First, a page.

The Hitchhiker's Guide to Ethical AI

In the 1979 cult-fiction novel, The Hitchhiker's Guide to the Galaxy, an enormous super computer named Deep Thought took 7.5 million years to conclude that "The answer to the ultimate question of life, the universe and everything is 42."

He may not have meant it, but what Douglas Adams wrote in 1979 was a portent to why so many questions are being asked about the practical use of AI in business. The recent explosion in AI technology has largely been driven by the availability of large quantities of data, the availability of sufficient computation power and the ever-increasing demand for data analytics to support business strategy. These strategies can be driven by greater efficiency by reducing operating costs or increasing revenue opportunity by improving customer service and product availability.

More widely, the advent of AI capabilities has largely focused in areas that include personal data such as in support of medical diagnosis, patient care and health insurance payments and fraud prevention. As a result, there is a call to arms to legislate and regulate the use of AI where personal confidential data is being used and whether the decision of the AI technology includes unintentional bias towards individuals, or a group of individuals further amplifies the concern and call for regulation. This pathway to closer controls of the use of AI will highlight the need for the technology companies to be able to demonstrate the ability to trace back through the decision-making process. With that in mind, in 2019, should Deep Thought conclude that the meaning of life was indeed 42, the first question we should now ask is "show me the evidence and provide me with the analytical chain of decisions that got you to that answer." Enter the Age of Understandable AI.

AI is an amazingly powerful technology that can support our strategic thinking for generations to come. The learning capabilities can provide organizations with the ability to far more accurately predict outcomes. An old saying suggests that 'wrong or lucky' are the only real outcomes from forecasting tools could now be made irrelevant by the power of AI. But this capability to exploit the availability of mass data comes a great responsibility to not only use the data ethically and responsibility but to also ensure that the outcomes do not contain and an artificial or unnatural bias. Whilst we will undoubtedly be able to rely more and more on the answers provided by AI, simple acceptance that ‘42’ must be right because the computer told them so is also a dangerous path. The organization using the technology has an equal responsibly to ensure predictions are routinely validated and challenged.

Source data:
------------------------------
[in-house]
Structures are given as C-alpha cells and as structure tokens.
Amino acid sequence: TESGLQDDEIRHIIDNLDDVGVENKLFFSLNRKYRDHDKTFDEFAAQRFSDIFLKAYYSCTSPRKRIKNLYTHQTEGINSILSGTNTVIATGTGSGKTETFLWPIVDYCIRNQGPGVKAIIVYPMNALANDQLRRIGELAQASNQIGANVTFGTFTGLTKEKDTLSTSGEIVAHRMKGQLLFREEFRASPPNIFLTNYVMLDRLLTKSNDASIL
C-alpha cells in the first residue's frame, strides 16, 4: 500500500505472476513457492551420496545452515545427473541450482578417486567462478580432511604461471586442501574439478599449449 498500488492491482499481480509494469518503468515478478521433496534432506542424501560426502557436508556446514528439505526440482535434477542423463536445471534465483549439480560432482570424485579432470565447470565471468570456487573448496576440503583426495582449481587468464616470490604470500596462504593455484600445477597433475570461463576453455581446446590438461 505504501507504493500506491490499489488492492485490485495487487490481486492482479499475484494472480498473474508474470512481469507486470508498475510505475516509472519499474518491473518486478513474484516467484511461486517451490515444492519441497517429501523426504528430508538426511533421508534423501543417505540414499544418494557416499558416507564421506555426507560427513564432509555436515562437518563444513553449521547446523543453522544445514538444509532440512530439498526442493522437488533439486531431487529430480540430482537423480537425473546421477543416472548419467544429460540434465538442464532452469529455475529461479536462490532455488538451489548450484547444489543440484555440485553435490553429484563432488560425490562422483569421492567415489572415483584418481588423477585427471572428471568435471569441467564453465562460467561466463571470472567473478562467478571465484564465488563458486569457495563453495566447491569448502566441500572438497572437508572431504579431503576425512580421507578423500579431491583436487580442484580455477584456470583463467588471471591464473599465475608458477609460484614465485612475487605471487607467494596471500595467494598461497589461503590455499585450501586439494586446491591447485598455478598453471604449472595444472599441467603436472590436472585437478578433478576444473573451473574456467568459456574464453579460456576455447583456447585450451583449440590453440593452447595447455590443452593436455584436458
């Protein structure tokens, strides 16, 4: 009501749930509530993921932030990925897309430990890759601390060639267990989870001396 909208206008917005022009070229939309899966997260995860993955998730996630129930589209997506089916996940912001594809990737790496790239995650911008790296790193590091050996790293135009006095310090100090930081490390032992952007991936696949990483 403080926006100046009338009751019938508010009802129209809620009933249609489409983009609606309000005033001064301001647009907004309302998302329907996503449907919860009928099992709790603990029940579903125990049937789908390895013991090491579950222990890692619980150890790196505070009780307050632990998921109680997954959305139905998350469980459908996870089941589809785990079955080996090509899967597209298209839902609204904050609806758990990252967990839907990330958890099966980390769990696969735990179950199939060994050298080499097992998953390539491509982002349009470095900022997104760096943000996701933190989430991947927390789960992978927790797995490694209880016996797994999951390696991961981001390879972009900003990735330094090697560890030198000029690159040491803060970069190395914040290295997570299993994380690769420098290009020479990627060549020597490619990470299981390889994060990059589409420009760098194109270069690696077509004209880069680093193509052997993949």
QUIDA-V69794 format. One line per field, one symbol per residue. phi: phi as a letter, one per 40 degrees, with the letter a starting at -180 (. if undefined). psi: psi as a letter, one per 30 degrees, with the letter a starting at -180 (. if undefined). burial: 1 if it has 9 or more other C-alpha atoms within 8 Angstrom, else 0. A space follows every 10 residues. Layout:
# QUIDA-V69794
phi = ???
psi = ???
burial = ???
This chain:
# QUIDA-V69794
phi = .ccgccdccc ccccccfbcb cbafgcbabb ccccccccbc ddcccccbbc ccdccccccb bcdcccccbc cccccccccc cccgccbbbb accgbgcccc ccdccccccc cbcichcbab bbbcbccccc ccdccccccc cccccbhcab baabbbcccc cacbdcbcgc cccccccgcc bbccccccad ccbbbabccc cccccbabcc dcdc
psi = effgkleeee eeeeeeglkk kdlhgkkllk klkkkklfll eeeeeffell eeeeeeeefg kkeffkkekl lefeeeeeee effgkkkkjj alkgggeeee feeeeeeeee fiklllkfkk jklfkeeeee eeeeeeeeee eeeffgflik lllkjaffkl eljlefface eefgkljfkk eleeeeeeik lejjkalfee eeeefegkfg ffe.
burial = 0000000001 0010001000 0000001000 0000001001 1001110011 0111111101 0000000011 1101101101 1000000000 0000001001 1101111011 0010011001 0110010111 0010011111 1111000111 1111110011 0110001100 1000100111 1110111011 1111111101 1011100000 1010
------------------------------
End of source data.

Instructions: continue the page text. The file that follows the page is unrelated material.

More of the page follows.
Equally, this burden will fall on both the technology provider and the organization using AI to ensure that these large data sets are managed securely and sensitively. Data Synthesis can minimize the use of real data and limit the potential for leaks or misuse. A synthetic data set is created to match the real data set but crucially contains no real actual data. So, for example, the census data from a city could be synthesized to closely resemble the actual demographics of a population but not one individual data set could be traced back to a real individual.  This process can apply to any analysis of personal confidential information, for example, health care insurance, credit card buying trends or credit applications.

When the AI platform is populated with synthetic data it can present accurate, powerful, viable analysis that has completely de-risked the potential for handling errors with the real data. Furthermore, the success of the AI should not be measured by how much data it can use but by how little it needs to make its predications. Any AI should also be receptive and encourage human intervention & correction to provide a sufficiently robust audit trail to satisfy any regulatory or morale oversight demonstrating that the route to the answer was accurate, fair, balanced and free from any intentional or unintentional bias.

When asked in an interview with the Independent (2011) about the origin of why 42, Adams said "It was a joke. I sat on my desk, stared into the garden and thought 42 will do. I typed it out." It is essential for the future credibility and trustworthiness of AI and MIL that answers cannot be perceived to be completely random and made up much like Deep Thought’s final answer. There must be clear accountable trails of evidence to underpin the results. As technology companies climb over each other to release products under the guise of AI they have a moral and ethical obligation to carefully consider how they are using data to represent a vision for the future and fully understand the outcomes and the journey taken to reach those answers.

Alan Cross is Chief Commercial Officer at Diveplane Corporation. He has 20+ years of experience in strategic Software Commercial & Operations Management and a comprehensive background in fiscally sound business unit planning, turnaround/change management, and building employee morale with an intense focus on advising teams and founders on designing and improving business models, strategies, KPIs, financial modelling to ensure sustainable future success.

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